Protons can be identified positively by the [Delta]E vs.  E
    technique, their spectra obtained and accidental coincidences
    greatly reduced.  Because of telemetry limitations, however,
    only a small fraction of the events could be transmitted, and
    statistics become poor unless pulse-height data are averaged
    over a period of one hour.
 
    HET and LET detectors share the same data lines and pulse-
    height analyzers; thus, the telescopes can interfere with one
    another during periods of high counting rates.  To prevent such
    an interference and explore different coincidence conditions,
    the experiment was cycled through four operating modes, each
    192 seconds long.  Either the HETs or the LETs were turned on
    at a time.  LET-D was cycled through L[1] only and L[1]L[2]
    coincidence requirements.  The TET was cycled through various
    coincidence conditions, including singles from the front
    detectors.  At the expense of some time resolution, this
    procedure permitted us to obtain significant data in the outer
    magnetosphere and excellent data during the long passage
    through the magnetotail region.  Some of the published results
    from this experiment required extensive corrections for dead
    time, accidental coincidences and anticoincidences
    ([VOGTETAL1979A], [VOGTETAL1979B]; [SCHARDTETAL1981];
    [GEHRELSETAL1981]).  These corrections can be applied only on a
    case-by-case basis after a careful study of the environment and
    many self-consistency checks.  They cannot be applied on a
    systematic basis and we have no computer programs to do so;
    therefore, data from such periods are not included in the Data
    Center submission.  The scientists on the CRS team will,
    however, be glad to consider special requests if the desired
    information can be extracted from the data.
 
 
  Note
  ====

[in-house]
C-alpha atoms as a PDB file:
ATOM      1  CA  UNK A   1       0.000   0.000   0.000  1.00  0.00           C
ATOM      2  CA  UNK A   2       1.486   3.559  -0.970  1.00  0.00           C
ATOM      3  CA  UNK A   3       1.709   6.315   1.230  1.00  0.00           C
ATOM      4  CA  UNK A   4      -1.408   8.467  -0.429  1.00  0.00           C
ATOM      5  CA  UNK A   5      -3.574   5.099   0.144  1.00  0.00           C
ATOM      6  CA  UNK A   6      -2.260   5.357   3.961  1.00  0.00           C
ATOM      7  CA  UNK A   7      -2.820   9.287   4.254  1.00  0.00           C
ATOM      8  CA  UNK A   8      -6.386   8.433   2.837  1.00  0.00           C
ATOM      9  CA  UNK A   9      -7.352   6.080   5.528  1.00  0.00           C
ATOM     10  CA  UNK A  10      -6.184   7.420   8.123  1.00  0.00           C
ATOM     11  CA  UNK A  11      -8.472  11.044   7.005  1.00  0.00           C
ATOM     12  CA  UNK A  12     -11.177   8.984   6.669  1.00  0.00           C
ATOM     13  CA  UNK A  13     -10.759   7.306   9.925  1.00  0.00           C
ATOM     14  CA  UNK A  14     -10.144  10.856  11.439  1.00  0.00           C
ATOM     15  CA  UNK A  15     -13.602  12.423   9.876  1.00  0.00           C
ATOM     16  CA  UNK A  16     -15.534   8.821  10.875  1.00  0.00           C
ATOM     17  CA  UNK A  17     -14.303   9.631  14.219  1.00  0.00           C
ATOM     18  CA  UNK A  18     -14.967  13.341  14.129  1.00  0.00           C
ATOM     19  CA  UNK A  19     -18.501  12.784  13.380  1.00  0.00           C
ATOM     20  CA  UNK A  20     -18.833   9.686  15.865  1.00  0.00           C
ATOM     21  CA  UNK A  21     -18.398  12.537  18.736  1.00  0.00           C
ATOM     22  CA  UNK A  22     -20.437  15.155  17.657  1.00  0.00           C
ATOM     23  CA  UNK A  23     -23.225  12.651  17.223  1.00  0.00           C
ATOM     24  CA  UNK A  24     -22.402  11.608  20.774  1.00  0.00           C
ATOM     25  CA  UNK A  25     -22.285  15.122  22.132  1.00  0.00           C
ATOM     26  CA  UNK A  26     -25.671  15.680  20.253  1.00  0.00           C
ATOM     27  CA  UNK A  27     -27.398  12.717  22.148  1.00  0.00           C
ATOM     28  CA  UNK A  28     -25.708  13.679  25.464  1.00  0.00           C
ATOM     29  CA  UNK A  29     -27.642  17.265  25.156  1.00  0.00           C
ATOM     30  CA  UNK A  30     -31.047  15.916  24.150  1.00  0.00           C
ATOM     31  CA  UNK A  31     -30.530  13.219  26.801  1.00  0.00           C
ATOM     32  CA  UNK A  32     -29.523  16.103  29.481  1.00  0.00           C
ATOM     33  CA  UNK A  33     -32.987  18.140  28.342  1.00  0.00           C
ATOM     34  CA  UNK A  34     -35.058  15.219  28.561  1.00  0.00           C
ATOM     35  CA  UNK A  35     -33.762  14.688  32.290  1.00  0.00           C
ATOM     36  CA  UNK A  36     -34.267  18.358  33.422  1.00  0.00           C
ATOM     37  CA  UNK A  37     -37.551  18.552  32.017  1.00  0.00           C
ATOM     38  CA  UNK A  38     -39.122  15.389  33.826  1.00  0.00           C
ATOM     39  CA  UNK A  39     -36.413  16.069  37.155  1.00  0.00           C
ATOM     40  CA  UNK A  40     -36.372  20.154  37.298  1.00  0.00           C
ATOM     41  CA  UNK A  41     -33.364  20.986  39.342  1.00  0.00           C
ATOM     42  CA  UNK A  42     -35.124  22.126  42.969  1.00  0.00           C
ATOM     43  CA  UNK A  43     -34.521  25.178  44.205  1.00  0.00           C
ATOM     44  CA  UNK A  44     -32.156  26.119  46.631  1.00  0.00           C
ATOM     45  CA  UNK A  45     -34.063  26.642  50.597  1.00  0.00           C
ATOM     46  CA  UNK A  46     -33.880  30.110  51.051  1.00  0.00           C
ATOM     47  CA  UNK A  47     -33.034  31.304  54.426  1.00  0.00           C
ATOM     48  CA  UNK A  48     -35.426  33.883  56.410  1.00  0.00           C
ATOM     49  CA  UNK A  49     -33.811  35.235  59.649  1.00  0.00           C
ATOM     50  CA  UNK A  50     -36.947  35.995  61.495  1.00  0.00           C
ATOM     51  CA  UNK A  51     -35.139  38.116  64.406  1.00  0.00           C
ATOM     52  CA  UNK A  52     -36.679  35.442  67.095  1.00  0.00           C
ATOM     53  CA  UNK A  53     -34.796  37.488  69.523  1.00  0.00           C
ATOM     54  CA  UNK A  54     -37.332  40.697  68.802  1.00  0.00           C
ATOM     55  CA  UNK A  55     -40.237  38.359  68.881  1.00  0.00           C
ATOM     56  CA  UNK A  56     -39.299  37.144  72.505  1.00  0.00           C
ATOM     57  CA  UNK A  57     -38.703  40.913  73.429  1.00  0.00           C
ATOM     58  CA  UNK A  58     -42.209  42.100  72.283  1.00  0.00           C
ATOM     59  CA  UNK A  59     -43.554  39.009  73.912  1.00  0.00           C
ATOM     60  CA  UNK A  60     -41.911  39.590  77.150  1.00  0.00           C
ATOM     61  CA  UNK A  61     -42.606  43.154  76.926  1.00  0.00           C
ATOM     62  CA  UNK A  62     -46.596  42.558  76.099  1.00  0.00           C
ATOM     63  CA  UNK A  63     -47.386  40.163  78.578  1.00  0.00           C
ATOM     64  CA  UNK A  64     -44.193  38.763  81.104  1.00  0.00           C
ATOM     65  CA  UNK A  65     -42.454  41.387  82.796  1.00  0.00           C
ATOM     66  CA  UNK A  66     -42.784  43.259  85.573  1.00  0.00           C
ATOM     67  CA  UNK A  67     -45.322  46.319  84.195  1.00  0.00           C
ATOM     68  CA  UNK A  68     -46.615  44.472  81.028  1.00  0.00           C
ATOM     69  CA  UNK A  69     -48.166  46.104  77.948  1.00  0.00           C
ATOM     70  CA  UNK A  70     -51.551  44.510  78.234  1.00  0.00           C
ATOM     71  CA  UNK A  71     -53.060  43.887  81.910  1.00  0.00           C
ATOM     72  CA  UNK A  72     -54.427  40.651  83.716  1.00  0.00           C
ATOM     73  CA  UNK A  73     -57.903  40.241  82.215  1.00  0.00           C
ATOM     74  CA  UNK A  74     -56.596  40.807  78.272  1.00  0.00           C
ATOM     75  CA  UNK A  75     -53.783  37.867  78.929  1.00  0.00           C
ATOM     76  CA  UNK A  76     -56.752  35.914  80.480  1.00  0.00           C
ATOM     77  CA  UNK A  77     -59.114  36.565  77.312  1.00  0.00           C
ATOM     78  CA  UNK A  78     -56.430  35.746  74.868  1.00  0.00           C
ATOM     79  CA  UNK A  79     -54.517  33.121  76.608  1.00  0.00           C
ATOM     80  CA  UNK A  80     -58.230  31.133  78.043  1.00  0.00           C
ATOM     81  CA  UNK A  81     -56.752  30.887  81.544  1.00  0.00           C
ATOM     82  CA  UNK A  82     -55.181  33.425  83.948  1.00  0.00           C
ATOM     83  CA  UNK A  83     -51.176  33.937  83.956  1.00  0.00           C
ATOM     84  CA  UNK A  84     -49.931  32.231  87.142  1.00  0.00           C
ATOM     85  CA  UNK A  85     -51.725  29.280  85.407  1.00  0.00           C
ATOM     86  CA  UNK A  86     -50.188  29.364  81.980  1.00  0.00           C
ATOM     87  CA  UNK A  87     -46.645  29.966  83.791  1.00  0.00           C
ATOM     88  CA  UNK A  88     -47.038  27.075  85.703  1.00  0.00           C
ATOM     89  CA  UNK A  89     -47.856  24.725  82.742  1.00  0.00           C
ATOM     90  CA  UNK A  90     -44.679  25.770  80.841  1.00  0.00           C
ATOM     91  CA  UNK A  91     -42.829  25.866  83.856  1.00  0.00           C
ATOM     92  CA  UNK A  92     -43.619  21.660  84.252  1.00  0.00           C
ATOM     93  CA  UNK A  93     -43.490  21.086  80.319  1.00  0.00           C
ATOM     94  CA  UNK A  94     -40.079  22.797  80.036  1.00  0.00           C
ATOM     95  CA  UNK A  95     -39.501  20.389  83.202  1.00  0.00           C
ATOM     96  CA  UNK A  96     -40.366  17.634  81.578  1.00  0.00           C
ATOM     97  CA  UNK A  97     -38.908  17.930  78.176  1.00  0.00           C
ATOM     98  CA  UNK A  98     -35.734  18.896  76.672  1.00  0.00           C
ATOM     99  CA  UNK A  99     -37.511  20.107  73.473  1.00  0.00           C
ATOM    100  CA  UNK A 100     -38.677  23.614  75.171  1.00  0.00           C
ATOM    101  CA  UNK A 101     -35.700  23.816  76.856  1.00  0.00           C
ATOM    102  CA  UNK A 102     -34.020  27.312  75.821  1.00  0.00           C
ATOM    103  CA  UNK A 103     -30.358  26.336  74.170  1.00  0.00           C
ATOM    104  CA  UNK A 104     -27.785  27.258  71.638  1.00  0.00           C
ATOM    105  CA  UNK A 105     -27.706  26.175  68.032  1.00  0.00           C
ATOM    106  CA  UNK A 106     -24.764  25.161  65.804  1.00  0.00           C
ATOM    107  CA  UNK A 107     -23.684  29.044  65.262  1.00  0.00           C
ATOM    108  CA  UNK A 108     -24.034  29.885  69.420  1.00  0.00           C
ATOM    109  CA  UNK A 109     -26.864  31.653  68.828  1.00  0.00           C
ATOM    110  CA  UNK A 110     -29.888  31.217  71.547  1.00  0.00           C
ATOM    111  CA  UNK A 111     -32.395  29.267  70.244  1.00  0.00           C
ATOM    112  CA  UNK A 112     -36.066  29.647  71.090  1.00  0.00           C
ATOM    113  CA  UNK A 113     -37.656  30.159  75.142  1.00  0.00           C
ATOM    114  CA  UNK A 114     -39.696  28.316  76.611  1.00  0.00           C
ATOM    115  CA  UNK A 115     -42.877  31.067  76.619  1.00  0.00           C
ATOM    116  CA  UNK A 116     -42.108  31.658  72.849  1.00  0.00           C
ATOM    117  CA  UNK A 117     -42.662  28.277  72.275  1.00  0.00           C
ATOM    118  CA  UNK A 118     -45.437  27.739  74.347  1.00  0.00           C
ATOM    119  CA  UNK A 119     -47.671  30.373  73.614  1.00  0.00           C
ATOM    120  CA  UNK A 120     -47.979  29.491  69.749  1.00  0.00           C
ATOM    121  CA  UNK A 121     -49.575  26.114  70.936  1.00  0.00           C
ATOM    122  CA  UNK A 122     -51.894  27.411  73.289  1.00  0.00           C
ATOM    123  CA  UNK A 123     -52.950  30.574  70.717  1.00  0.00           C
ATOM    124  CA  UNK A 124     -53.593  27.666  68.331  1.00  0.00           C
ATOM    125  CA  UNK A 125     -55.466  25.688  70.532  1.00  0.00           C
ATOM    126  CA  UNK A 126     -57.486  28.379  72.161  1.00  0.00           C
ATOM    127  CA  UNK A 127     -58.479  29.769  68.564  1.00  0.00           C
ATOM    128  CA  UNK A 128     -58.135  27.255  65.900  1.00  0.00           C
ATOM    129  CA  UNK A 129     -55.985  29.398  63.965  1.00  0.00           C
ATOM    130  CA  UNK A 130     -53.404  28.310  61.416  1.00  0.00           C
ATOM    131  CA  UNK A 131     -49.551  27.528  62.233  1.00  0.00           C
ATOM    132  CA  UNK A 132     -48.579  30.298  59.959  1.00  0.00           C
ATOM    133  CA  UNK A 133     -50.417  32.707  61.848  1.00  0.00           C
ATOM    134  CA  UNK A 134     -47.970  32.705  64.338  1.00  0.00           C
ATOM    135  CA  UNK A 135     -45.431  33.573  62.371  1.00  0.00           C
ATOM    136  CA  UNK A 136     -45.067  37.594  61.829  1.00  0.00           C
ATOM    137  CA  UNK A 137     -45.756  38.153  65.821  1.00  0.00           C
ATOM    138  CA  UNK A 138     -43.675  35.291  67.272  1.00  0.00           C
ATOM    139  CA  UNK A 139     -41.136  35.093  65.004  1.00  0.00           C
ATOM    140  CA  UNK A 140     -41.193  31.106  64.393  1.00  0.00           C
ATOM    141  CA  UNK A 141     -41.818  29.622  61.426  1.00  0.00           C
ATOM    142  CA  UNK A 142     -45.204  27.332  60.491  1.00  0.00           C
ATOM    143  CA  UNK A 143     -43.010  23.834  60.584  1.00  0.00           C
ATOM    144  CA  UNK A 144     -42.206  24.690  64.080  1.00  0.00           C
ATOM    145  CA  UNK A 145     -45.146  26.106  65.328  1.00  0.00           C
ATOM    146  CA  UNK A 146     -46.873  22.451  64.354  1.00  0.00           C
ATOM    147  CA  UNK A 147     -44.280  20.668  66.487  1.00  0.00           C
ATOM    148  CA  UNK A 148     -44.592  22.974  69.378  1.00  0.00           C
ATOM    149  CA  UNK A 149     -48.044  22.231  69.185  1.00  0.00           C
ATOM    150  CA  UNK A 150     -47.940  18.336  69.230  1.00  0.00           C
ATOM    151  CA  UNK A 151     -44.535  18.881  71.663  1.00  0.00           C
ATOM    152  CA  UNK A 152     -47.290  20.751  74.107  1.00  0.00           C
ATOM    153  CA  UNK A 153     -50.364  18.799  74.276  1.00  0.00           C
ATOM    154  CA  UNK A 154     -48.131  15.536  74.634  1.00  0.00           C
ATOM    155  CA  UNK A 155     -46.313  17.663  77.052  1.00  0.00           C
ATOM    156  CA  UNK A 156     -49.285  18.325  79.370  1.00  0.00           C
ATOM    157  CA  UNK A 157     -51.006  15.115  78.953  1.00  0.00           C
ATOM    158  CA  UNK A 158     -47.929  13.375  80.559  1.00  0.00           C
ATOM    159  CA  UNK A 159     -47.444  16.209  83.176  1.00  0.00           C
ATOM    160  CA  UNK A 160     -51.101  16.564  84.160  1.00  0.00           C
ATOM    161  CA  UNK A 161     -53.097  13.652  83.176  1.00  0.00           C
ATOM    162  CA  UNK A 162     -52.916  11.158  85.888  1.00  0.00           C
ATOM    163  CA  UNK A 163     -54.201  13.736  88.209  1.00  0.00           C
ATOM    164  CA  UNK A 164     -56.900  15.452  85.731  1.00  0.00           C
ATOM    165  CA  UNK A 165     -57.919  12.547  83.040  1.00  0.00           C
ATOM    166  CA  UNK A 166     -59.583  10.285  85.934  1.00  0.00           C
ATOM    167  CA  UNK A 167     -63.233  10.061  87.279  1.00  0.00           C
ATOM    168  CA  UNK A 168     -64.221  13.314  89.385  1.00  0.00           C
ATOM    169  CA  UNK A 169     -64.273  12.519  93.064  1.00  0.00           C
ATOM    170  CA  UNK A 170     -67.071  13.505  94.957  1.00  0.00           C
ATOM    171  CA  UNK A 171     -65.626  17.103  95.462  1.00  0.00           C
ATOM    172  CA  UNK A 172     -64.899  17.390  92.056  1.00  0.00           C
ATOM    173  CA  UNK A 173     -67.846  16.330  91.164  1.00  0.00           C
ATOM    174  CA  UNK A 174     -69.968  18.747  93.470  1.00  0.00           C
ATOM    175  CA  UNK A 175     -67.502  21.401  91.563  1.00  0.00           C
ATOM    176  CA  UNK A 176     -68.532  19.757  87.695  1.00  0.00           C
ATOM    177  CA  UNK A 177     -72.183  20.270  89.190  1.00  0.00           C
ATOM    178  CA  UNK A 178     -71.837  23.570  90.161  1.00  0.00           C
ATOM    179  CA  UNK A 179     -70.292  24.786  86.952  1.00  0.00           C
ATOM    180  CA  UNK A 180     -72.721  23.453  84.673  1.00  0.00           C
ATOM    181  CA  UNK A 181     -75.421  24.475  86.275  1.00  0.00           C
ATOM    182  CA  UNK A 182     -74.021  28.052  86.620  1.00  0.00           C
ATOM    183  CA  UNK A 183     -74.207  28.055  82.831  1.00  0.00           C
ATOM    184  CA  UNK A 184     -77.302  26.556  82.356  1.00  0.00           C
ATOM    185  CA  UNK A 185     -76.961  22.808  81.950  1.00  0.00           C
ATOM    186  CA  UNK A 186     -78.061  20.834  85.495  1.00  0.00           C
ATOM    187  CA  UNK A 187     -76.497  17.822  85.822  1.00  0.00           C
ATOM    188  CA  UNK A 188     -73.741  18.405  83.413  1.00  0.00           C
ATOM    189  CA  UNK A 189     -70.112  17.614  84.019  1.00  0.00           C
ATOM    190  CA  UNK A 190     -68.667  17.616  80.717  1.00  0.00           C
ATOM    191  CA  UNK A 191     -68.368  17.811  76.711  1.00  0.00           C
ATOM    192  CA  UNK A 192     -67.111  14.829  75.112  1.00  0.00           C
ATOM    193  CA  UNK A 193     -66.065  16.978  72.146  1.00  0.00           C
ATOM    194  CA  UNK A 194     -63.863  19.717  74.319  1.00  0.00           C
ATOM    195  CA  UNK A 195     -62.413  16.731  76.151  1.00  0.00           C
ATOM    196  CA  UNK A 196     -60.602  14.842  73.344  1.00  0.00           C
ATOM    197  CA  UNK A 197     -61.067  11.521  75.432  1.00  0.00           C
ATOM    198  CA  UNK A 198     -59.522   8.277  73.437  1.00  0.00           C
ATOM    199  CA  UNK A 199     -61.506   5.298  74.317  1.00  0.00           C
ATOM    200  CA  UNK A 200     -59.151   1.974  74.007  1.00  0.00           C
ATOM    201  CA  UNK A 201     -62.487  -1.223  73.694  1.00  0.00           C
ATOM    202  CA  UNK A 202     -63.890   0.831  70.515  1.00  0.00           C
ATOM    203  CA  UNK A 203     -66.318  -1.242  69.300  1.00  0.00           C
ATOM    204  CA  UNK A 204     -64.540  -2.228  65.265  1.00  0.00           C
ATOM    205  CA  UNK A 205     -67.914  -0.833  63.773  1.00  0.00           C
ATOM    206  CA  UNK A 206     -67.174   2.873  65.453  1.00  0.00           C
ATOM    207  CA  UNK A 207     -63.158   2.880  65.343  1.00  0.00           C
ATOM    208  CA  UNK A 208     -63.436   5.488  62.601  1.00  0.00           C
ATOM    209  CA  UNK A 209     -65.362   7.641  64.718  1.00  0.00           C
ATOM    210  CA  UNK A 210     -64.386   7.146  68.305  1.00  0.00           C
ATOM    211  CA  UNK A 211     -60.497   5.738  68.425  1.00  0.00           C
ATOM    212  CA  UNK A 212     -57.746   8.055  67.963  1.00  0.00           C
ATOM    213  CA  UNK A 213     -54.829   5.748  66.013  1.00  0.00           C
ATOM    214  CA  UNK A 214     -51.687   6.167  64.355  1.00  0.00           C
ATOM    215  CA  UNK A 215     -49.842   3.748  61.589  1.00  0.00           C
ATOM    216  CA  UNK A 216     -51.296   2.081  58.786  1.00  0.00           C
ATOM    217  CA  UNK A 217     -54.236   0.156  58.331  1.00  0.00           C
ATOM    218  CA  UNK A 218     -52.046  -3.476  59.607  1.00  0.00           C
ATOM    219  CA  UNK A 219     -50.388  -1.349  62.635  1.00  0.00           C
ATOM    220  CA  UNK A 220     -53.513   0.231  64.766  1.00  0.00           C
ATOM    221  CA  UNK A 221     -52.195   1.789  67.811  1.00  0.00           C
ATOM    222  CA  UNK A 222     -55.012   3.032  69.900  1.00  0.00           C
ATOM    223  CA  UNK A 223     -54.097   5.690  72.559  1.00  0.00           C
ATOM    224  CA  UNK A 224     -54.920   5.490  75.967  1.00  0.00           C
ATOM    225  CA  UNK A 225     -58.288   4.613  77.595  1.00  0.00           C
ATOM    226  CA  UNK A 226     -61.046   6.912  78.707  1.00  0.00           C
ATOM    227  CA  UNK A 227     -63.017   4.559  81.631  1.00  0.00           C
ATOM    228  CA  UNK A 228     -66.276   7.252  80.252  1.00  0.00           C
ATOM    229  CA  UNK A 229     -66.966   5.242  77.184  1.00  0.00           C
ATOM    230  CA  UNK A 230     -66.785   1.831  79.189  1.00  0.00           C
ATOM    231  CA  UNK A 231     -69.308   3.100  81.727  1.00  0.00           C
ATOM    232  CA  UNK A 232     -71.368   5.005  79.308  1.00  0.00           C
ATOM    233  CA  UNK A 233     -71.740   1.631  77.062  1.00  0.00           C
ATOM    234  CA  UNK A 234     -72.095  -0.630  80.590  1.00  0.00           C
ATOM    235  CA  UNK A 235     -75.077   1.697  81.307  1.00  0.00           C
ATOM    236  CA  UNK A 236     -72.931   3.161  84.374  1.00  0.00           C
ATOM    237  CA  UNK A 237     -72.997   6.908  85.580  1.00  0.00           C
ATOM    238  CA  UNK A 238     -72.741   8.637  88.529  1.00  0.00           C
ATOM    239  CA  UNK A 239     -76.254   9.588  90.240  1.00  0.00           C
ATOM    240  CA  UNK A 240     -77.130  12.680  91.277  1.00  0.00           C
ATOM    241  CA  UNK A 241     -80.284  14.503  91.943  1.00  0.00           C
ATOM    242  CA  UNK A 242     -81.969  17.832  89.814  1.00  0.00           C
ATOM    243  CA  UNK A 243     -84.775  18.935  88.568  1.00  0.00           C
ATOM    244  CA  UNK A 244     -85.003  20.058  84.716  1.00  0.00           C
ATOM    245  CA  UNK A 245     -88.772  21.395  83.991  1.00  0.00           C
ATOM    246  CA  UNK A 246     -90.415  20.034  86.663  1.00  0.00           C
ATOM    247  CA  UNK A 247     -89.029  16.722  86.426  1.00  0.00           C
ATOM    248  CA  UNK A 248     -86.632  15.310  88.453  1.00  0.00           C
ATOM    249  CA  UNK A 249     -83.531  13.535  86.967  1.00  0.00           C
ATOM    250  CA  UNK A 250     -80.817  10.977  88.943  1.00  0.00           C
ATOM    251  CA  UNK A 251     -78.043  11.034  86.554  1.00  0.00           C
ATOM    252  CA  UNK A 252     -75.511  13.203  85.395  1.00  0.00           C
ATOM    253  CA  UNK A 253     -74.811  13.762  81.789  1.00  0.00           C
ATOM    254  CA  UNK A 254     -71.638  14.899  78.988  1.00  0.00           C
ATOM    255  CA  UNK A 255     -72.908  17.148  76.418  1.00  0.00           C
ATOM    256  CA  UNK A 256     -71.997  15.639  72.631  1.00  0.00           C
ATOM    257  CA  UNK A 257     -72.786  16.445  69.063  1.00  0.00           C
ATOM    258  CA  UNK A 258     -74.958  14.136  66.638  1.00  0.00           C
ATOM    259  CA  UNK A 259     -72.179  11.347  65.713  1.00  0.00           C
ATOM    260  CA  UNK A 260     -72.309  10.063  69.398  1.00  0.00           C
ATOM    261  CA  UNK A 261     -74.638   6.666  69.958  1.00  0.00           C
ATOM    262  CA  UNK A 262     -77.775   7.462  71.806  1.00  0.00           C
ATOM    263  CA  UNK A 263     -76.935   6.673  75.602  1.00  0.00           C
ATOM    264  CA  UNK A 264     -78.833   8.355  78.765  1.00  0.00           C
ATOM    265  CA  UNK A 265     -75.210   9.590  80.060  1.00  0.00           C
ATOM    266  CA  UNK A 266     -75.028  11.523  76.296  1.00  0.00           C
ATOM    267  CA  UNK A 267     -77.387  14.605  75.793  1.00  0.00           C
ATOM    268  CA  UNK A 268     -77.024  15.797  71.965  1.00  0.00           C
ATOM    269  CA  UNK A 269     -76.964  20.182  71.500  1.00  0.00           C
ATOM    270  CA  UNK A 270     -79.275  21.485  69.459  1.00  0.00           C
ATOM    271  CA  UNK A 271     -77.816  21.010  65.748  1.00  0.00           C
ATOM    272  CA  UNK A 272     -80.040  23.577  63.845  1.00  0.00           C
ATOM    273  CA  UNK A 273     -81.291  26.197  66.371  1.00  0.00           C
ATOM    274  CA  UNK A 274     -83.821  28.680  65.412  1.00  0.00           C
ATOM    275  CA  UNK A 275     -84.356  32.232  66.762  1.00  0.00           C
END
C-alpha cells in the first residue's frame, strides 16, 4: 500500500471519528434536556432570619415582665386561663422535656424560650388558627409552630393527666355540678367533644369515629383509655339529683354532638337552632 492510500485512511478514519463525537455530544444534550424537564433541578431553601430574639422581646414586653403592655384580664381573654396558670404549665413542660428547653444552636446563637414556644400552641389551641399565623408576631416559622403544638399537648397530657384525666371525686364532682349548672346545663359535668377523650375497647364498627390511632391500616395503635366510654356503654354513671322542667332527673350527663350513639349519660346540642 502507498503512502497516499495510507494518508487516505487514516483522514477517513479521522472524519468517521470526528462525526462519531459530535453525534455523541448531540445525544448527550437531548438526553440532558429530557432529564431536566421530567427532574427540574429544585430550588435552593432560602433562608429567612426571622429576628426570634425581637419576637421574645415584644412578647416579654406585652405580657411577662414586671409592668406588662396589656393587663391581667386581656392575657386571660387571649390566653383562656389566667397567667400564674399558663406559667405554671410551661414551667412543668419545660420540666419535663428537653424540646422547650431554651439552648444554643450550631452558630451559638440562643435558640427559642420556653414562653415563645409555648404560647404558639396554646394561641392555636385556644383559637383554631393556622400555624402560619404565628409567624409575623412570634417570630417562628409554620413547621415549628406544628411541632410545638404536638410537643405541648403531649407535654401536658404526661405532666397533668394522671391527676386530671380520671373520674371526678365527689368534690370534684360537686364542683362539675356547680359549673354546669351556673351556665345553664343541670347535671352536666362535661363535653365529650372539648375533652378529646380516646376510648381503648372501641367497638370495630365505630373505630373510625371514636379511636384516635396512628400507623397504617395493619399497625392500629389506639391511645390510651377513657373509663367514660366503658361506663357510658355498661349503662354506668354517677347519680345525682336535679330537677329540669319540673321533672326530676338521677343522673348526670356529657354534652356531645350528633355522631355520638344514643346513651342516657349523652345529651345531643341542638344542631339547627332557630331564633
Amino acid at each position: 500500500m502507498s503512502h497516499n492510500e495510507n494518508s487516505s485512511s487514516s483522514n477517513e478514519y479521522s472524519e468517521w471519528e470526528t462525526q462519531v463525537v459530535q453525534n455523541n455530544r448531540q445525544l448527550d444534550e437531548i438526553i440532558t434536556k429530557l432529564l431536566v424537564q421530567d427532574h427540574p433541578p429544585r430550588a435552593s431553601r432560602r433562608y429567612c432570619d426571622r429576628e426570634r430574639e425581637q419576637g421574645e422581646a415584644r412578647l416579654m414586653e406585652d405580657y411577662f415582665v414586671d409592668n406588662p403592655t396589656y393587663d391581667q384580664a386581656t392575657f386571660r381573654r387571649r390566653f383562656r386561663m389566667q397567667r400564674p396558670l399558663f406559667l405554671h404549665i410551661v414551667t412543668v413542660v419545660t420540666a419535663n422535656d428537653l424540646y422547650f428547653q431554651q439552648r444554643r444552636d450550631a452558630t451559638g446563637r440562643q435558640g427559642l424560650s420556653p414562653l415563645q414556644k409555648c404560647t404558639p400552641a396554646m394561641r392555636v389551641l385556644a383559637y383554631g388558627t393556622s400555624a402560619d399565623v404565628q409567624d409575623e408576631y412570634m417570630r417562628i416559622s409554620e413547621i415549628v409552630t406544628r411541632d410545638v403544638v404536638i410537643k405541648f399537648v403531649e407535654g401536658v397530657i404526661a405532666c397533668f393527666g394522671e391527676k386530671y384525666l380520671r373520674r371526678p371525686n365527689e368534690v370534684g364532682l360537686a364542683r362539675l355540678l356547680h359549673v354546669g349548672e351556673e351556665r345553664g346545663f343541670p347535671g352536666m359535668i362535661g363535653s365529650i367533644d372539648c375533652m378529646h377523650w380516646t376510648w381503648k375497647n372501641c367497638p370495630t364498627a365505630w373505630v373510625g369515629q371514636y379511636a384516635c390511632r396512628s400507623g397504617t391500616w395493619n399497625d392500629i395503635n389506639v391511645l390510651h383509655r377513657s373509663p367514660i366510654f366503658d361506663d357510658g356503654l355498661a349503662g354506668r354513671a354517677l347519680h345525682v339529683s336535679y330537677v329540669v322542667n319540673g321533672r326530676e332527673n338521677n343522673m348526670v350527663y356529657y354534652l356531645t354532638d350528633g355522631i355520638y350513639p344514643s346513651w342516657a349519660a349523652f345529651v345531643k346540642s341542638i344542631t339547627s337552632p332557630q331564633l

Principal Investigator: R.E.  Vogt
 
    The preceding section on instrumentation has been extracted
    from the NSSDC documentation for the Voyager Cosmic Ray
    Subsystem (Reference_ID = NSSDCCRS1979).
 
REFERENCE_DESCRIPTION Gehrels, N., E.C. Stone, and J.H. Trainor, Energetic oxygen and sulfur in theJovian magnetosphere, J. Geophys. Res., 86, 8906, 1981.

Lupton, J.E., and E.C. Stone, Measurement of Electron DetectionEfficiencies in Solid-state Detectors, Nucl. Instr. and Meth. 98, 189,1972.

McDonald, F.B., A.W. Schardt, and J.H. Trainor, Energetic Protons in theJovian Magnetosphere, J. Geophys. Res. 84, 2579, 1979.

Data and instrument description document provided by the NSSDC for dataset 77-048A-08A, Voyager 1 and 2 Cosmic Ray Subsystem Description ofJupiter Encounter Data. 1979.

Schardt, A.W., F.B. McDonald, and J.H. Trainor, Energetic Particles in thePre-dawn Magnetotail of Jupiter, J. Geophys. Res., special Voyager issue,1981.

Stilwell, D.E., W.D. Davis, R.M. Joyce, F.B. McDonald, J.H. Trainor, W.E.Althouse, A.C. Cummings, T.L. Garrard, E.C. Stone, and R.E. Vogt, The VoyagerCosmic Ray Experiment, IEEE Trans. on Nuclear Science, Vol. 26, p. 513, 1979.

Stone, E.C., R.E. Vogt, F.B. McDonald, B.J. Teegarden, J.H. Trainor, J.R.Jokipii, and W.R. Webber, Cosmic ray investigation for the Voyager missions;energetic particle studies in the outer heliosphere--and beyond, Space Sci.Rev., 12, No. 3, 355-376, Dec. 1977.

Vogt, R.E., W.R. Cook, A.C. Cummings, T.L. Garrard, N. Gehrels, E.C. Stone,J.H. Trainor, A.W. Schardt, T. Conlon, N. Lal, and F.B. McDonald, Voyager 1:Energetic Ions and Electrons in the Jovian Magnetosphere, Science, 204, 1003,1979.